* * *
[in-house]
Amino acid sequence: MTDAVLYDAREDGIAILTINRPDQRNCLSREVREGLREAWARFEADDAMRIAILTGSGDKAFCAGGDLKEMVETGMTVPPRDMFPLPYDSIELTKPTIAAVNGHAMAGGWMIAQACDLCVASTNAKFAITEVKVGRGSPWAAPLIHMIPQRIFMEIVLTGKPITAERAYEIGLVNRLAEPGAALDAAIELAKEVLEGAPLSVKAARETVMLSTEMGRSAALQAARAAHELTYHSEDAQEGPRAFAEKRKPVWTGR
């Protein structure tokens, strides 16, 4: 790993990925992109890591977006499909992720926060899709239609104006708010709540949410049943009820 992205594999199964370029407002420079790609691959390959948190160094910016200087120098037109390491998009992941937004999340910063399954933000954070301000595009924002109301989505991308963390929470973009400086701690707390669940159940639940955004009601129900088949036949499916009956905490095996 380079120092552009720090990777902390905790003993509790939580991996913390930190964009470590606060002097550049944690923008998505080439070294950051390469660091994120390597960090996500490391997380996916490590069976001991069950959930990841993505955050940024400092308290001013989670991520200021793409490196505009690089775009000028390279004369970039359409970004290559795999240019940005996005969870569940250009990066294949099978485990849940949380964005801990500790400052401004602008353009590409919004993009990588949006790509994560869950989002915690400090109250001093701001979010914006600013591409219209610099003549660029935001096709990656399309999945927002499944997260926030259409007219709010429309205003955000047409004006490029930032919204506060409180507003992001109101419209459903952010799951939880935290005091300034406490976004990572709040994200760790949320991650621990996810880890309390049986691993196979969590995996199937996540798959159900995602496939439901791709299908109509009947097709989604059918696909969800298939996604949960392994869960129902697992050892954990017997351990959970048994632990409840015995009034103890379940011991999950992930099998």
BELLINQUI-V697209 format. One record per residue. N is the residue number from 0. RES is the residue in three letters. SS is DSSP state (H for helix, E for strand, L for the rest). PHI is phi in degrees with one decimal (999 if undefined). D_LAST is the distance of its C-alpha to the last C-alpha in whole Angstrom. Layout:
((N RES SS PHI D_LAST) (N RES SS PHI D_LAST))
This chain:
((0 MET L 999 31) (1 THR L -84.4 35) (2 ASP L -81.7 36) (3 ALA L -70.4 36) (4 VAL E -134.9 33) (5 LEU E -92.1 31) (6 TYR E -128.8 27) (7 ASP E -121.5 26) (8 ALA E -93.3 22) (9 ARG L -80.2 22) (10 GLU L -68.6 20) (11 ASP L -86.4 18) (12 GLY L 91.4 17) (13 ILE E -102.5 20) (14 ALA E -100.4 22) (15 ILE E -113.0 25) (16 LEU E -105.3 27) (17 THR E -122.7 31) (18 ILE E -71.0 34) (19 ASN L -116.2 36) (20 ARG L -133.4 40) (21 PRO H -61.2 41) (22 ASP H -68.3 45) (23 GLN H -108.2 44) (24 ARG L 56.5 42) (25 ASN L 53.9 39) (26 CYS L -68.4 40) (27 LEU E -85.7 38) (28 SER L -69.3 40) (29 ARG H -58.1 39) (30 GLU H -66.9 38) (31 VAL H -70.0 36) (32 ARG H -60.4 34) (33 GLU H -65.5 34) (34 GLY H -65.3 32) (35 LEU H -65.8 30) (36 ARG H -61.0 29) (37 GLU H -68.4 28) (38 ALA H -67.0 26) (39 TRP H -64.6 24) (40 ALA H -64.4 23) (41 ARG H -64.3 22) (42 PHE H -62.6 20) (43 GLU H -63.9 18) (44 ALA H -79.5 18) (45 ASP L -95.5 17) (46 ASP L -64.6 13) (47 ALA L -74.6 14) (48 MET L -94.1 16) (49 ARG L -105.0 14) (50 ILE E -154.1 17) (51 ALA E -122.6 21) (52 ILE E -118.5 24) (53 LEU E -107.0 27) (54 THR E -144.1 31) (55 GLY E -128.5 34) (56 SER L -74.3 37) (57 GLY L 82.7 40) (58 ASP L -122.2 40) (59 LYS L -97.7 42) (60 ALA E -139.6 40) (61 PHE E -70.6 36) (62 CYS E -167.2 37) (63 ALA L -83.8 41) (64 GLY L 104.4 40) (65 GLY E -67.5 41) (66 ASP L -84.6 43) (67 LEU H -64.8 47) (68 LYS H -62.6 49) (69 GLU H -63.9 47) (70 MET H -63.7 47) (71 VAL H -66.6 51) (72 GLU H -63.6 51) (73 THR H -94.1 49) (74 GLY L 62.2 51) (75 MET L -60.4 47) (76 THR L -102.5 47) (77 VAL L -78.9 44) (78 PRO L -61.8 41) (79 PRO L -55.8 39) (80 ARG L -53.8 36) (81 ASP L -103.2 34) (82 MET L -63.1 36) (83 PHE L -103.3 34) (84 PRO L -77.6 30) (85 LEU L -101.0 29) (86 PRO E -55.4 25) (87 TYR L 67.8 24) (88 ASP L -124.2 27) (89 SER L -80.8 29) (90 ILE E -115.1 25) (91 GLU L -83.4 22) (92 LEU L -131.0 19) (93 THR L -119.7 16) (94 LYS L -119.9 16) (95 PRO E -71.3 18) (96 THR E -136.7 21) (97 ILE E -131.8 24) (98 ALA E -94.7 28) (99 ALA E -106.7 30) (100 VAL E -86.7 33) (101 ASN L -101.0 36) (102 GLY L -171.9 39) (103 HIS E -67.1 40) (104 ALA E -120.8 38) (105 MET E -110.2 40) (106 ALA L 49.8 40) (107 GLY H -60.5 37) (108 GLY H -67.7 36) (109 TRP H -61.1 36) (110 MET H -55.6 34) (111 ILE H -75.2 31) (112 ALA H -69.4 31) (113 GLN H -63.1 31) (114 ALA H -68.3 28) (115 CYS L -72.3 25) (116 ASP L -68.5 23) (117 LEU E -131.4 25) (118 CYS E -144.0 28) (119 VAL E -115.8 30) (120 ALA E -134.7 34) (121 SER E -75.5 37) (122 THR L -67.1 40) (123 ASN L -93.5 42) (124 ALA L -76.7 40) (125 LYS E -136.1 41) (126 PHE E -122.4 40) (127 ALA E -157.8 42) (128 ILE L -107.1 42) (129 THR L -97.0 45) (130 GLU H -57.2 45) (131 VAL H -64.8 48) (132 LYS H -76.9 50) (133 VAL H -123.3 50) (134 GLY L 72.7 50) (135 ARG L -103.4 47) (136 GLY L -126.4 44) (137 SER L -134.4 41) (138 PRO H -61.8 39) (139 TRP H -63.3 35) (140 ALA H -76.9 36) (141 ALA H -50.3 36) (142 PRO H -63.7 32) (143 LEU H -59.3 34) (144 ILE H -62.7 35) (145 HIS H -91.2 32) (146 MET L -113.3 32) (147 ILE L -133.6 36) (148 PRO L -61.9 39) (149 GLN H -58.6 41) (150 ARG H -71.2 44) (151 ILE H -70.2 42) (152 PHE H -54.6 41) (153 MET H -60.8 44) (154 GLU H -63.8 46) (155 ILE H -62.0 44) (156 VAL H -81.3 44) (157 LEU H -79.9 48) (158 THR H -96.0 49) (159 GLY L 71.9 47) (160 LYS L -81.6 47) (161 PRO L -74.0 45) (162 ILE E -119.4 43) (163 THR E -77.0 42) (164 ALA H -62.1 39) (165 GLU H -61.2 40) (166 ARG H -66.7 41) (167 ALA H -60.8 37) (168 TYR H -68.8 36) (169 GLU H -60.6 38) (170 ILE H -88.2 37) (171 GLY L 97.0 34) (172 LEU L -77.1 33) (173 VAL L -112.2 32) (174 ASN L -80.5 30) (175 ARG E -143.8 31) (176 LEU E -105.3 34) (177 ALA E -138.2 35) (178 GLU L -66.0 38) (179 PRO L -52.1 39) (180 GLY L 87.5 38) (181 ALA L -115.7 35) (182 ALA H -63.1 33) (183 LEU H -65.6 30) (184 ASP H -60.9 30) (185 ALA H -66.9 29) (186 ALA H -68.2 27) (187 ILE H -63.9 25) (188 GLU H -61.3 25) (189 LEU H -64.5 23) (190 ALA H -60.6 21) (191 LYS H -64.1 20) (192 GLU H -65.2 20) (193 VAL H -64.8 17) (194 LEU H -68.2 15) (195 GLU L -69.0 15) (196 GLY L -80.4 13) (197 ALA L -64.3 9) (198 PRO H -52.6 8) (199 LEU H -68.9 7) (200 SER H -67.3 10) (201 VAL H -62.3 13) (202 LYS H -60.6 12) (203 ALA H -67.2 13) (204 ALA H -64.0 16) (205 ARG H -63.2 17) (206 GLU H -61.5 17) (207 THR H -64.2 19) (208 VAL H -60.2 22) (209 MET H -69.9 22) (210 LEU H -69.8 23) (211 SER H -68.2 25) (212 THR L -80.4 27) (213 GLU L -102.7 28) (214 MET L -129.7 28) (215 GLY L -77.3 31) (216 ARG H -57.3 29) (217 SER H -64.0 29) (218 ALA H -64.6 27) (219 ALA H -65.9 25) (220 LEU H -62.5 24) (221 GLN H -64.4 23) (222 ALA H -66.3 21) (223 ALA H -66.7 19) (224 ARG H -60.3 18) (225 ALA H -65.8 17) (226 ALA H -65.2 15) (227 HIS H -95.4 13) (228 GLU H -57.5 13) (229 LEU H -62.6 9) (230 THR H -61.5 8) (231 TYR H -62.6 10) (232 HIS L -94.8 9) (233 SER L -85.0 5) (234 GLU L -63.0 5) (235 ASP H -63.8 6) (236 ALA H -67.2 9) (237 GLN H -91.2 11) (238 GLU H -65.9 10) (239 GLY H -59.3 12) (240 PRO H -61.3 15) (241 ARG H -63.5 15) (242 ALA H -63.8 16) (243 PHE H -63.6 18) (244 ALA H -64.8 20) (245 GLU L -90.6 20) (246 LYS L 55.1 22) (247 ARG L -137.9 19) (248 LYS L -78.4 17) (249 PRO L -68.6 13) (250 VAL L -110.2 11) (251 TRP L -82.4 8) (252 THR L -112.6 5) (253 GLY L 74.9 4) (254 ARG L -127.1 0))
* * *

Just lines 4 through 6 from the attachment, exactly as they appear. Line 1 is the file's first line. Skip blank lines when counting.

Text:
BELLINQUI-V697209 format. One record per residue. N is the residue number from 0. RES is the residue in three letters. SS is DSSP state (H for helix, E for strand, L for the rest). PHI is phi in degrees with one decimal (999 if undefined). D_LAST is the distance of its C-alpha to the last C-alpha in whole Angstrom. Layout:
((N RES SS PHI D_LAST) (N RES SS PHI D_LAST))
This chain: